by Marilyn Martin

Etymology of Glamour:

From Scots glamer, from earlier Scots gramarye (“magic, enchantment, spell”).

The Scottish term may either be from Ancient Greek γραμμάριον (grammárion, “gram”), the weight unit of ingredients used to make magic potions, or an alteration of the English word grammar (“any sort of scholarship, especially occult learning”).

Etymology of Grammar:

From Old French gramaire “grammar; learning,” especially Latin and philology, also “(magic) incantation, spells, mumbo-jumbo” (12c., Modern French grammaire)

“Learning in general, knowledge peculiar to the learned classes,” which included astrology and magic; hence the secondary meaning of “occult knowledge” (late 15c. in English), which evolved in Scottish into glamour (q.v.).]

A glimmer of glamour—
This grammar:
The weighing of words for
A potion particular,
Testing the spell by the sway;
This juxtaposition of diction and daring
Adance in pellucid, precarious pairing
And paring, for only the
Magic may stay.

Marilyn Martin says, “Walking in wonder and worship includes loving words and loving God with my mind.”

Photography by Kenneth Godoy

3 thoughts on “Marilyn Martin: Magic”

  1. I love it, Marilyn! I have goosebumps all over my arms. Those last three lines–toward that we labor.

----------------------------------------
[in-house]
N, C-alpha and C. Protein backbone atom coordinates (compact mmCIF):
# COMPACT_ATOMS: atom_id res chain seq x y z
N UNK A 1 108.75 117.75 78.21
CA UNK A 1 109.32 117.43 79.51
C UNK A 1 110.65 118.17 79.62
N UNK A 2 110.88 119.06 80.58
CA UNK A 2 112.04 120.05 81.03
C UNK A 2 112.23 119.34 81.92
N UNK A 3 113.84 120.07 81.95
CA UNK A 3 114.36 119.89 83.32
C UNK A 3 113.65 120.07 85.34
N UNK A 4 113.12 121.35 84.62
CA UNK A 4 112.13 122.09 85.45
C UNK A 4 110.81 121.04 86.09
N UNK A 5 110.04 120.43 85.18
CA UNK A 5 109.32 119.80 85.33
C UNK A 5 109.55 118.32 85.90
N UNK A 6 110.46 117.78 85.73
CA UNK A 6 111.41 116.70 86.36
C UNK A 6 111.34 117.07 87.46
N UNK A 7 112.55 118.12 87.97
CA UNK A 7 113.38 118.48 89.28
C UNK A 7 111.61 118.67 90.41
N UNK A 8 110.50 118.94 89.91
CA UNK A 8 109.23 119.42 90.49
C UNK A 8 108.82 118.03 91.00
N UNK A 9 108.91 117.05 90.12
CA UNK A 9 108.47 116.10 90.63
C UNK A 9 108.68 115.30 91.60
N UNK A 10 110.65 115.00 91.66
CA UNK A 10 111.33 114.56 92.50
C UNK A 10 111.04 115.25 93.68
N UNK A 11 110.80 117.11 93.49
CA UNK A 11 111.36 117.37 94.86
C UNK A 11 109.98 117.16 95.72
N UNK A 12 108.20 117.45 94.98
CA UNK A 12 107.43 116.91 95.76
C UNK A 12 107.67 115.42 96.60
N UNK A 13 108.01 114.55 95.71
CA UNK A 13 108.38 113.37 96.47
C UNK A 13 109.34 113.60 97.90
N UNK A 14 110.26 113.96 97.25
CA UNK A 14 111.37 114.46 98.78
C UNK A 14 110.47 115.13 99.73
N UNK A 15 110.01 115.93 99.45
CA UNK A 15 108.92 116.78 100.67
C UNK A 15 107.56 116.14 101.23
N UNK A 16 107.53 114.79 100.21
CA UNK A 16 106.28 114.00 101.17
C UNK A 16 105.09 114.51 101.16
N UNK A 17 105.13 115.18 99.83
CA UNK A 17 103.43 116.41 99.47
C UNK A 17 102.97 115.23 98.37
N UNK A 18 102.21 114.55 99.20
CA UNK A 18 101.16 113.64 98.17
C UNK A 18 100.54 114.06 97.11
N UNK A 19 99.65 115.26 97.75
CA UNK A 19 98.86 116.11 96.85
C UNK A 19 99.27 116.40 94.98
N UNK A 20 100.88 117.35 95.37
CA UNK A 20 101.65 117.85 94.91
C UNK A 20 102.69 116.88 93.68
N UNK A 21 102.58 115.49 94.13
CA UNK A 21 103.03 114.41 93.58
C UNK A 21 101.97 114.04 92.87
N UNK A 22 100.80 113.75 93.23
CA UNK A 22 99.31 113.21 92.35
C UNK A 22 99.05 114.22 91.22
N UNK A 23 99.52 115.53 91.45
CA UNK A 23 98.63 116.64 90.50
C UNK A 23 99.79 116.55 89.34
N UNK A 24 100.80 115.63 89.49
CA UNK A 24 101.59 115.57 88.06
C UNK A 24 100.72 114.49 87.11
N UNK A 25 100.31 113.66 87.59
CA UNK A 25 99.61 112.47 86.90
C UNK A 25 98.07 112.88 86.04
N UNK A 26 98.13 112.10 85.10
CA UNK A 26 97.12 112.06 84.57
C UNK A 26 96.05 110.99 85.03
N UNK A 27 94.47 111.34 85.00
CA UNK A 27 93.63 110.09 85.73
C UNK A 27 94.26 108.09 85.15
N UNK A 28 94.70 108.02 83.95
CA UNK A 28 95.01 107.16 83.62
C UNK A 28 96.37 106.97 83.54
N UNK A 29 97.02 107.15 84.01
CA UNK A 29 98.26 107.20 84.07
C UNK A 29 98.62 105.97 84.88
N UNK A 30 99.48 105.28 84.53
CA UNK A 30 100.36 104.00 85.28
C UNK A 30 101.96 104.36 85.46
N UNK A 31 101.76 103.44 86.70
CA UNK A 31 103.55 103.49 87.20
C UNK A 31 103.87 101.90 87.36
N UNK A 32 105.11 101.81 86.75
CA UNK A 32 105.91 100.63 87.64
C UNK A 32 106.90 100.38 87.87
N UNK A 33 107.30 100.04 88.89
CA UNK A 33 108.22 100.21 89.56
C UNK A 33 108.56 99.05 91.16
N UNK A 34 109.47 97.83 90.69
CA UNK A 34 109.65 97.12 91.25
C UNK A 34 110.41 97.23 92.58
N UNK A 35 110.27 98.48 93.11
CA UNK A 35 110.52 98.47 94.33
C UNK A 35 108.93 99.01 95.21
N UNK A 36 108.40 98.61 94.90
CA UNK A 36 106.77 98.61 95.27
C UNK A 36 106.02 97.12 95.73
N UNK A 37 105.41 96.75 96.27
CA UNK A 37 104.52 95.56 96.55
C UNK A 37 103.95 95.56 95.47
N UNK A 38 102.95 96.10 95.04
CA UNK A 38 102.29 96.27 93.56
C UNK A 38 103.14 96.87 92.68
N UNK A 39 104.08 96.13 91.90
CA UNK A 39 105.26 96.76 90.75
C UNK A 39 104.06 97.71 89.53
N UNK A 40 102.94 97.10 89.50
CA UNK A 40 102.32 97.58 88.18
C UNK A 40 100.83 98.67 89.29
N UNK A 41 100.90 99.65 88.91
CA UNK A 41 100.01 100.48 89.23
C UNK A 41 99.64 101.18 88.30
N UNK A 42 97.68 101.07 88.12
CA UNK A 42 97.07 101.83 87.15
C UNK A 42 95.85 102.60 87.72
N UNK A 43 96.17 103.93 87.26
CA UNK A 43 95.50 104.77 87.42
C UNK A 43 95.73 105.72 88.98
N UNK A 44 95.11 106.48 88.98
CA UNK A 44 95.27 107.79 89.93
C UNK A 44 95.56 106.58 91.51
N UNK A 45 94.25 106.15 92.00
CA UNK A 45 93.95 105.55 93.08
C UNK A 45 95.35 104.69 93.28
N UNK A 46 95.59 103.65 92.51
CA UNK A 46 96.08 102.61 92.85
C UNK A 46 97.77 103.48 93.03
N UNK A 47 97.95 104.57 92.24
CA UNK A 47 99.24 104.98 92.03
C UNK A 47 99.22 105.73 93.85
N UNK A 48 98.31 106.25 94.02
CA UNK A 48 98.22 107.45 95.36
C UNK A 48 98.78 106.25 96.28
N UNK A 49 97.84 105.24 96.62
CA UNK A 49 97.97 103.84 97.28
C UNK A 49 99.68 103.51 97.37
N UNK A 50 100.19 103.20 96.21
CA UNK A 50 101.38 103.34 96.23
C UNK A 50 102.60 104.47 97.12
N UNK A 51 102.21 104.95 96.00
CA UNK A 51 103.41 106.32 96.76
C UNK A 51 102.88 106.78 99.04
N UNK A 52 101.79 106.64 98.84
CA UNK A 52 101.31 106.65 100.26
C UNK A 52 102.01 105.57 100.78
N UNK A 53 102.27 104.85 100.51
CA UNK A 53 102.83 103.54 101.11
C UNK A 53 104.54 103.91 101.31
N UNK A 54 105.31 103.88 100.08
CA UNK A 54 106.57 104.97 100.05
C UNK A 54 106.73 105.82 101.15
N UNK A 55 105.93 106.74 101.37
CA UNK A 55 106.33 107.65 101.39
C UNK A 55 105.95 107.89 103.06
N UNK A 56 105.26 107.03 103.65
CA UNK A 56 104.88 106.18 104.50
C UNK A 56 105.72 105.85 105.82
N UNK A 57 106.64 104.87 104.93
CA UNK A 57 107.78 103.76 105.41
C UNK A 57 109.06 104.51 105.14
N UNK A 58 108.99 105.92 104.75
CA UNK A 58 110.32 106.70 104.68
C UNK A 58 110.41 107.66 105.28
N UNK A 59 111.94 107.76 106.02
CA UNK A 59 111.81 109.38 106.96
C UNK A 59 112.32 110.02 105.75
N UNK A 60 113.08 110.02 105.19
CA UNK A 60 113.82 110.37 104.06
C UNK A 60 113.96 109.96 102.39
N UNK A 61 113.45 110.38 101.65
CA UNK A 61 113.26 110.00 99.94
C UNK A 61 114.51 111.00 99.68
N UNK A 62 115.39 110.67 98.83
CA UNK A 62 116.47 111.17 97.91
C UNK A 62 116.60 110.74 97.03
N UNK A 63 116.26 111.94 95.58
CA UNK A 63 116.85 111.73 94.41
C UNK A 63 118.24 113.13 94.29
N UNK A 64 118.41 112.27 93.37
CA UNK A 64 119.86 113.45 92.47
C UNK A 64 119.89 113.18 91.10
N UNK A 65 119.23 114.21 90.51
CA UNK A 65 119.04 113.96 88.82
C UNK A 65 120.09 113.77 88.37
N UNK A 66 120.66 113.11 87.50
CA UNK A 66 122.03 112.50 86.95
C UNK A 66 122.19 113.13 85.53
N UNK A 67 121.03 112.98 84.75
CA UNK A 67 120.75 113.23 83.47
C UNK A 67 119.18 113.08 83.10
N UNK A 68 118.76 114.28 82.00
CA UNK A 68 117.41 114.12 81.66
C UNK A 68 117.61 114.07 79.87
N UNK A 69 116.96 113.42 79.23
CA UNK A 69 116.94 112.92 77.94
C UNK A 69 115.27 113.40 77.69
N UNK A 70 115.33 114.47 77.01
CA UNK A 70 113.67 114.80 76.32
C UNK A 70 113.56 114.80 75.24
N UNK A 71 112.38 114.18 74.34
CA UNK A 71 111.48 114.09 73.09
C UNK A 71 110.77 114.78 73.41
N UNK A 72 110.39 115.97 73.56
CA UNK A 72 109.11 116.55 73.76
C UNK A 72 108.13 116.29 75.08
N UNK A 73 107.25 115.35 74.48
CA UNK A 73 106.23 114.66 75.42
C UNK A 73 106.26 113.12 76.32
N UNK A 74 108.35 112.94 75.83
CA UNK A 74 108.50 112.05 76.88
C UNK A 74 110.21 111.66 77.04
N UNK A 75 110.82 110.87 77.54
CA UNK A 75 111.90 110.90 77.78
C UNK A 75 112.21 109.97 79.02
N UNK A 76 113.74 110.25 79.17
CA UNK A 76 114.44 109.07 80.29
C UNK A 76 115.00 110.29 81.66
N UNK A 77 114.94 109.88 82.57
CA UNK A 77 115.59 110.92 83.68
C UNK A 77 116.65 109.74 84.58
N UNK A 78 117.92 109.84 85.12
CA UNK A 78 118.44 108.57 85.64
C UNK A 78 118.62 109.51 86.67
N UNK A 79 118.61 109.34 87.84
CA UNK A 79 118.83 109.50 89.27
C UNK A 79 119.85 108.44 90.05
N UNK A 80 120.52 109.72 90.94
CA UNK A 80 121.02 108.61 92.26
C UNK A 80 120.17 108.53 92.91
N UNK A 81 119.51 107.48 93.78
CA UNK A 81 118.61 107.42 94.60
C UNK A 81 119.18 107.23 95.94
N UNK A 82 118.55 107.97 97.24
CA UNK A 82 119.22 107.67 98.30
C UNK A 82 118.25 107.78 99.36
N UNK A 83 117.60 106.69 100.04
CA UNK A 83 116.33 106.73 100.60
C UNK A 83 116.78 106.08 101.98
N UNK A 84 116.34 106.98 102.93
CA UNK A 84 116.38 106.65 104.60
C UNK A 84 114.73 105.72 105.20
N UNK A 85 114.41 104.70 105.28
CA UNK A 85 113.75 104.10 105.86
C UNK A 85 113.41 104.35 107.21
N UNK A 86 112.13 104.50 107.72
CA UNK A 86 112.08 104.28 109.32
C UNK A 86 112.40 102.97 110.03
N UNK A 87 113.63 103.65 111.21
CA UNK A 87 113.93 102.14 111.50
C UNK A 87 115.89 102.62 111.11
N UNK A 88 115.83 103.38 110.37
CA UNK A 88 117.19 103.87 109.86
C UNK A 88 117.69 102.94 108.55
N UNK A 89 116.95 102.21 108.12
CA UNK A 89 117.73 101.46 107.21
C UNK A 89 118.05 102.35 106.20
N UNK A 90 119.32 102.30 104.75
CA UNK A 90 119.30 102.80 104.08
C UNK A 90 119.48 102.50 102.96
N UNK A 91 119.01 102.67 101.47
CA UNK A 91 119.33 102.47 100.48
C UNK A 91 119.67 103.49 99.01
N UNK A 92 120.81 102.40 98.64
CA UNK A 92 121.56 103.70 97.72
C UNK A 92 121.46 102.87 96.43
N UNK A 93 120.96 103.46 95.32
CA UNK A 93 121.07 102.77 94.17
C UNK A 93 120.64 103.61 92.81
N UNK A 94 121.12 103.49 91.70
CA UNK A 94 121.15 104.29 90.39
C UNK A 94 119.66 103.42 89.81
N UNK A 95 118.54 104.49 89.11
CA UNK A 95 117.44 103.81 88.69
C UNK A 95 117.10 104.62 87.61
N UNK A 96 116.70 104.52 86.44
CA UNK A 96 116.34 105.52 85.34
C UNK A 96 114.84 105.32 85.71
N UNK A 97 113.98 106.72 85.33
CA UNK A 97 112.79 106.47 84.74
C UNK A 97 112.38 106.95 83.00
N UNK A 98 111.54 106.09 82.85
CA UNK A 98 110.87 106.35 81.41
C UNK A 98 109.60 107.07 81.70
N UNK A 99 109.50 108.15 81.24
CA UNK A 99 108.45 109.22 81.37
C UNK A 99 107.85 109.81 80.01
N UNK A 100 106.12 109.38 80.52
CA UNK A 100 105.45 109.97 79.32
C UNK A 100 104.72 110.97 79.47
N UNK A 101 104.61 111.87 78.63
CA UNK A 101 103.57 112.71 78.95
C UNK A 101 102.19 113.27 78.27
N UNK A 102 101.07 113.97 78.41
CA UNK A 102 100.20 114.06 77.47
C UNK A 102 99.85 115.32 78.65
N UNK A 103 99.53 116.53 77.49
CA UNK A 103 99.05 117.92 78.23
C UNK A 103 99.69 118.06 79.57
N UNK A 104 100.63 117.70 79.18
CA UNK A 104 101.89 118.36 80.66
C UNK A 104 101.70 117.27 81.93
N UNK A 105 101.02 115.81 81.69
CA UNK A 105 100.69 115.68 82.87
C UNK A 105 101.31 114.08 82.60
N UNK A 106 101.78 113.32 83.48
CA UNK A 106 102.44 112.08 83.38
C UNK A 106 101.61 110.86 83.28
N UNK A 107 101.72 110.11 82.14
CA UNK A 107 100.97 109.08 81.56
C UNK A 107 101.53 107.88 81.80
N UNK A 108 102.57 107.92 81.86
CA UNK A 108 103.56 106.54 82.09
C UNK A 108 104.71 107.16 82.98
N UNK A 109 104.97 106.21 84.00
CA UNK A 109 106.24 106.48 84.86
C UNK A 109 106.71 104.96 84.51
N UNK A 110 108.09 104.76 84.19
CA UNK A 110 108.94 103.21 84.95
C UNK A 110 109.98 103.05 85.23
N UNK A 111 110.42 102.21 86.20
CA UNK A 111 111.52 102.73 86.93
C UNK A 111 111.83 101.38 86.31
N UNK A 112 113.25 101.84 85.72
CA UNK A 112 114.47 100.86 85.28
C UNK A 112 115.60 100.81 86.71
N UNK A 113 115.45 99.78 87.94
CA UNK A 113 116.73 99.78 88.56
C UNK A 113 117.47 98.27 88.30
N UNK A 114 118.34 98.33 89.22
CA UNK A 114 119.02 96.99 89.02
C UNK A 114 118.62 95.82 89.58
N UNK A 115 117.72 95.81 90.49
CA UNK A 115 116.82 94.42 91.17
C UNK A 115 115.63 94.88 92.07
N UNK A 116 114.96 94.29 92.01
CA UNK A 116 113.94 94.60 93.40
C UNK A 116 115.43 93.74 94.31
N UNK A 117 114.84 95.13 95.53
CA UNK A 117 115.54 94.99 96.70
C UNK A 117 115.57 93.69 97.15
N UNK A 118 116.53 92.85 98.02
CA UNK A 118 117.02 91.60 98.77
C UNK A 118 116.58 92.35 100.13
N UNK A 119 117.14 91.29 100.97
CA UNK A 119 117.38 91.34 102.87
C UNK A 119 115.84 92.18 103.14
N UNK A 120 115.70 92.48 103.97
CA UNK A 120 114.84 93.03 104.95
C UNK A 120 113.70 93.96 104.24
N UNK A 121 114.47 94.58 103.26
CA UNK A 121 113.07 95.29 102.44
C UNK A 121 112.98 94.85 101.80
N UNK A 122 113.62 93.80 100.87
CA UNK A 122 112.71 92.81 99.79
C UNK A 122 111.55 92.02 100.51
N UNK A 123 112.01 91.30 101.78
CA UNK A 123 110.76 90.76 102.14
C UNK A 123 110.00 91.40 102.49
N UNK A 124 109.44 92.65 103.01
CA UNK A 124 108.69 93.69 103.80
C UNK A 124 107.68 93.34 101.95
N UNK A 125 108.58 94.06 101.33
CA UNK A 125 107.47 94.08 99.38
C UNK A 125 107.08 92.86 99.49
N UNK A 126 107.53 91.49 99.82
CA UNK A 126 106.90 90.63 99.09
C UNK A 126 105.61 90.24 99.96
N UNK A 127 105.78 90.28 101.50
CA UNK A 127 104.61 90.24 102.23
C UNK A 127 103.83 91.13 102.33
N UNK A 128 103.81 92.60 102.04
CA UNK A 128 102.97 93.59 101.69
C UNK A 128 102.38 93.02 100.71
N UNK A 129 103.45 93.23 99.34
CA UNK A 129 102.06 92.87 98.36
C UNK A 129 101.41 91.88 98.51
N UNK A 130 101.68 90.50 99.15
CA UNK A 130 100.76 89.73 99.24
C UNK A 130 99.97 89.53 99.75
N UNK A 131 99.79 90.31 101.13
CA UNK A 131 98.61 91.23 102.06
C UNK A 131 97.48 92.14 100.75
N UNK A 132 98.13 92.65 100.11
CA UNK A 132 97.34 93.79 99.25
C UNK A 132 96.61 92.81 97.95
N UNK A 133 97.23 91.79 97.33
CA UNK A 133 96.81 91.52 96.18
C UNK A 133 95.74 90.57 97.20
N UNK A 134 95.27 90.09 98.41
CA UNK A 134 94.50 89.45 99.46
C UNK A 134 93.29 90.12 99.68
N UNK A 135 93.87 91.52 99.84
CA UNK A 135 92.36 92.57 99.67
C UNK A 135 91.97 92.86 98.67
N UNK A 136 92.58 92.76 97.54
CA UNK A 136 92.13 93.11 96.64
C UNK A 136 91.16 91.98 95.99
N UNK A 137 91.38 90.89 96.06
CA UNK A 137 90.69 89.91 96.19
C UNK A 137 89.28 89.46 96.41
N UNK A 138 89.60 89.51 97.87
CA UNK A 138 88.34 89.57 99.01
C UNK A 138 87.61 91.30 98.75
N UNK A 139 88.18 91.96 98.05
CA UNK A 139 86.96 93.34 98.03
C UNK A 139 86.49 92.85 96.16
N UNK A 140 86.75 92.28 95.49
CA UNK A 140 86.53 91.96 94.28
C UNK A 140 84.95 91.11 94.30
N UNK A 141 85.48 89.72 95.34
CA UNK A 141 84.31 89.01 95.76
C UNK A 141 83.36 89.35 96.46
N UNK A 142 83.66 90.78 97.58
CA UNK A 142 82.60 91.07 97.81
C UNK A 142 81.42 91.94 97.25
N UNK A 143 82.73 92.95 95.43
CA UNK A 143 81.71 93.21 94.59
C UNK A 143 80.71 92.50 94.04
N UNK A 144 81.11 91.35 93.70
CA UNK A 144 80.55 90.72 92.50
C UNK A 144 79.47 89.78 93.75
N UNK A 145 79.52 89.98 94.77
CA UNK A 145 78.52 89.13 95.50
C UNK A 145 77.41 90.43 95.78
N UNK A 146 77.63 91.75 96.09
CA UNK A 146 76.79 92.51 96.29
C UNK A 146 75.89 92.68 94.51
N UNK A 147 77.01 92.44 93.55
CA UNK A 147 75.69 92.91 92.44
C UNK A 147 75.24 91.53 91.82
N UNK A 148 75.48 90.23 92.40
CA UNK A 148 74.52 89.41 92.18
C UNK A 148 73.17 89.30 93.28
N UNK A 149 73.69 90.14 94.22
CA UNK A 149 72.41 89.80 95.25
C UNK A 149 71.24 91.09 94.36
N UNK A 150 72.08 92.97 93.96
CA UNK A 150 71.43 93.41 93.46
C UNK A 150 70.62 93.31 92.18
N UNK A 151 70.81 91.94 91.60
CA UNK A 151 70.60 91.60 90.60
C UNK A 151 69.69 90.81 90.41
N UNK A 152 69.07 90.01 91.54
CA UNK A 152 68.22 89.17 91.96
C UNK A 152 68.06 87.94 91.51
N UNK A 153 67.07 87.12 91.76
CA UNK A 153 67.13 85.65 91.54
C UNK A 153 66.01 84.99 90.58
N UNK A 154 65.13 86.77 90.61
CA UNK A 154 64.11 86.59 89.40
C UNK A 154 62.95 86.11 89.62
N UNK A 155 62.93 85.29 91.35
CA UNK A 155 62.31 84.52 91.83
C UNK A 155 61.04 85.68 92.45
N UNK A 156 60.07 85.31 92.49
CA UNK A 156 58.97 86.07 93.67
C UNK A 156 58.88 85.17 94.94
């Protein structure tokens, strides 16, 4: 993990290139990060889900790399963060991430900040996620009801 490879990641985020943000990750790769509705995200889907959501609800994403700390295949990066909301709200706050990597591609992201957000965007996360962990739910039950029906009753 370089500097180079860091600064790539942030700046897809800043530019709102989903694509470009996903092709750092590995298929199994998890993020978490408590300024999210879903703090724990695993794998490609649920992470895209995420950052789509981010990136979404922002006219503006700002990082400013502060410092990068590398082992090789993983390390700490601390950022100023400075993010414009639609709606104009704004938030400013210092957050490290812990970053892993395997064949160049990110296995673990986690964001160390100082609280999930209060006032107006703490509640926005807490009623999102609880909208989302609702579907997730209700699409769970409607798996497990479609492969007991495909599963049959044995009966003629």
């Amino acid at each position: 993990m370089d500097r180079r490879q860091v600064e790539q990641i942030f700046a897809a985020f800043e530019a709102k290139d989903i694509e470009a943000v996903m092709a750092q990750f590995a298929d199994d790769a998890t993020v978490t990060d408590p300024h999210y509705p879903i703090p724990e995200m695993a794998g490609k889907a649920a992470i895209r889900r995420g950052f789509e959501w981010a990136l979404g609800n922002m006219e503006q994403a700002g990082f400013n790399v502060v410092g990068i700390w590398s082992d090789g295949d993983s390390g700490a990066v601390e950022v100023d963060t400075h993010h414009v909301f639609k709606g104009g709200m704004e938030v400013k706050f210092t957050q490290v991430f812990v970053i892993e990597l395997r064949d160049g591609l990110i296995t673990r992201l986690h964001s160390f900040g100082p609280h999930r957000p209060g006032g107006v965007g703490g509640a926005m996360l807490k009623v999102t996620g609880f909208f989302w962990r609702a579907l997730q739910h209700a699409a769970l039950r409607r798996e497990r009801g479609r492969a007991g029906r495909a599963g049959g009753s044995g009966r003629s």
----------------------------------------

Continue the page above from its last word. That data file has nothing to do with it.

2. One of my favorite themes to mull over, Marilyn! Well done.

    This is the ‘daily miracle’ of our language and literacy, the magical way that words can summon up images, images that bring with them whole worlds, all the hidden correspondences between Word and World, a magic witnessed by the way a word like spell means both to spell a word and to make magic, the way chant is embedded in enchantment, the way even the dry word Grammar turns out to be cognate with Glamour in its oldest magical sense.
    But if all language is a kind of spell, it is a Good Spell (or Gospel as we later shortened that term). For Christian Faith points to a single source, in the Word, the Logos of God, for both the mystery of language and the mystery of being. Christ is the Word within all words, the Word behind all worlds.
    Certainly many Christian writers have reflected on the parallels between the Genesis narrative in which God says “Let there be..” and each thing He summons springs into being; and the way the uttering of words, the combination and recombination of a finite set of letters, can call into being the imaginary worlds, the sub-creations, as Tolkien calls them, that God in his Love has empowered us to create. It seems that being made as ‘Makers’ (the old word for poets) is one of the ways in which we are all made in God’s image…” Malcolm Guite

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